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1 January 2019 Nest Success and Attributes of Brood Crevices Selected by Green Salamanders (Aneides aeneus) on the Blue Ridge Escarpment
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Abstract

We examined relationships between nest success and attributes of brood crevices in rock outcrops used by green salamanders (Aneides aeneus) on the Blue Ridge Escarpment from 2010 to 2015. We used data from a long-term monitoring program by the North Carolina Wildlife Resources Commission and defined nest success as evidence of at least one egg hatching in a clutch. We georeferenced all rock outcrops with nesting green salamanders and calculated straight-line distances to closest outcrops with nesting green salamanders using ArcGIS. A total of 2578 rock outcrops during six nesting seasons were surveyed to determine nest success for 168 nests in 88 crevices from 74 outcrops. Where all crevices could be thoroughly surveyed, attributes of brood crevices (N = 29) and corresponding random crevices at 29 rock outcrops were quantified. Nest success during the 6 y period ranged from 73–92% and was not related to year or any crevice attribute. There was a negative relationship between nest success and straight-line distance to outcrop with nesting green salamanders, and crevices that contained one successful nest were more likely to have a successful nest in another year. Females selected brood crevices that were higher above the ground and shorter in length than those randomly available on the outcrop. These results suggest that the odds of a green salamander having a successful nest decrease as the distance to the closest rock outcrop with other nesting individuals increases. Female green salamanders select brood crevices with attributes that likely minimize direct competition and nest predation from other species of salamanders as well as other predators in general.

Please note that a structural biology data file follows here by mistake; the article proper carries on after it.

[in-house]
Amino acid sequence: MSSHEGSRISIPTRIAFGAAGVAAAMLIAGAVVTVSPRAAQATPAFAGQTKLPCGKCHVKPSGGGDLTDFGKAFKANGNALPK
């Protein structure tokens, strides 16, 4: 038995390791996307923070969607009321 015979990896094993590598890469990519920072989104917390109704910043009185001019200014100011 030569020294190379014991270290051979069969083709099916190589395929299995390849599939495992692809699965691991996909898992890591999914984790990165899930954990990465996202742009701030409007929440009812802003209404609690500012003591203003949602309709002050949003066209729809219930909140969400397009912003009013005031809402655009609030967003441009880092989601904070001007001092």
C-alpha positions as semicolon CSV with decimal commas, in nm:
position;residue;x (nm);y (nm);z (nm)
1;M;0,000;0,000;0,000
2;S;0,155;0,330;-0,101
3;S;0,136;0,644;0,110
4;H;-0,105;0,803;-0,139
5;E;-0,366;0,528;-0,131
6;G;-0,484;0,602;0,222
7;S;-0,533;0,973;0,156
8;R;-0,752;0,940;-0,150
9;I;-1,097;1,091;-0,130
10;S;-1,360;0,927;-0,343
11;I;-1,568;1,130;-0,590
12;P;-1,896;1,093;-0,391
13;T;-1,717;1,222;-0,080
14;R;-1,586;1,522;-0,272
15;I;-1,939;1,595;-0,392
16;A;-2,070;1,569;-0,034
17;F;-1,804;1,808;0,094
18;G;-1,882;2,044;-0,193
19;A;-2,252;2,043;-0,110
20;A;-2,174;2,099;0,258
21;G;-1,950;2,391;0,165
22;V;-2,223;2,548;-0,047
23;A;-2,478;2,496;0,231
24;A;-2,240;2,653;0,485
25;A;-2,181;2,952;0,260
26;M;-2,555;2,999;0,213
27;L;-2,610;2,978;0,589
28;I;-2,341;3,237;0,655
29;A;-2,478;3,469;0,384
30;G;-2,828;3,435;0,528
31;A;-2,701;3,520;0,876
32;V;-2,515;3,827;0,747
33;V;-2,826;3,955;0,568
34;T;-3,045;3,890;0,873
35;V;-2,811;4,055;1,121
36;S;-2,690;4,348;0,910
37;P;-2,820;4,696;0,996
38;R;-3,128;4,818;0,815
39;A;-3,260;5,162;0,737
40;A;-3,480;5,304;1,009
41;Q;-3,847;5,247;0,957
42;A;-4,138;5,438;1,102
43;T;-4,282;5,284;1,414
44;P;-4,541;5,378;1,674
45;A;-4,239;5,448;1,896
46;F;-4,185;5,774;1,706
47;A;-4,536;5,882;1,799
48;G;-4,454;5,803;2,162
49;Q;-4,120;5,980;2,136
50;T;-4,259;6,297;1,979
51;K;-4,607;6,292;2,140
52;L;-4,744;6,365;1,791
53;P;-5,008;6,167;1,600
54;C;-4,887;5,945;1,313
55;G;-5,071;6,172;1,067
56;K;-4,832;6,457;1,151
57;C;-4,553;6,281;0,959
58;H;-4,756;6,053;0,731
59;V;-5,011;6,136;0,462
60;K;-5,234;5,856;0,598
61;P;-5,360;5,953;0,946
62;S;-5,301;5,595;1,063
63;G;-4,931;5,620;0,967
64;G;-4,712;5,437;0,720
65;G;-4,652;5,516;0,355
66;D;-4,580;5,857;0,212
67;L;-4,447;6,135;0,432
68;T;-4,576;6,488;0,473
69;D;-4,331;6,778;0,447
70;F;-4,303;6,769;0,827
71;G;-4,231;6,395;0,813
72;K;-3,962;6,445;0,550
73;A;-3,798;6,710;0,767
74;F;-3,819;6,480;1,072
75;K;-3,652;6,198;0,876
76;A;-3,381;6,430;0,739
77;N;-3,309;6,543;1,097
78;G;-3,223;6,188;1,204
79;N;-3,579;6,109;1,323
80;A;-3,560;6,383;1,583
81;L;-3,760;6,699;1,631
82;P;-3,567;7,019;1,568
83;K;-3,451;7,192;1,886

C. Reed Rossell, Lori A. Williams , Alan D. Cameron , Charles R. Lawson, and Steven C. Patch "Nest Success and Attributes of Brood Crevices Selected by Green Salamanders (Aneides aeneus) on the Blue Ridge Escarpment," The American Midland Naturalist 181(1), (1 January 2019). https://doi.org/10.1674/0003-0031-181.1.40
Received: 5 March 2018; Accepted: 11 September 2018; Published: 1 January 2019
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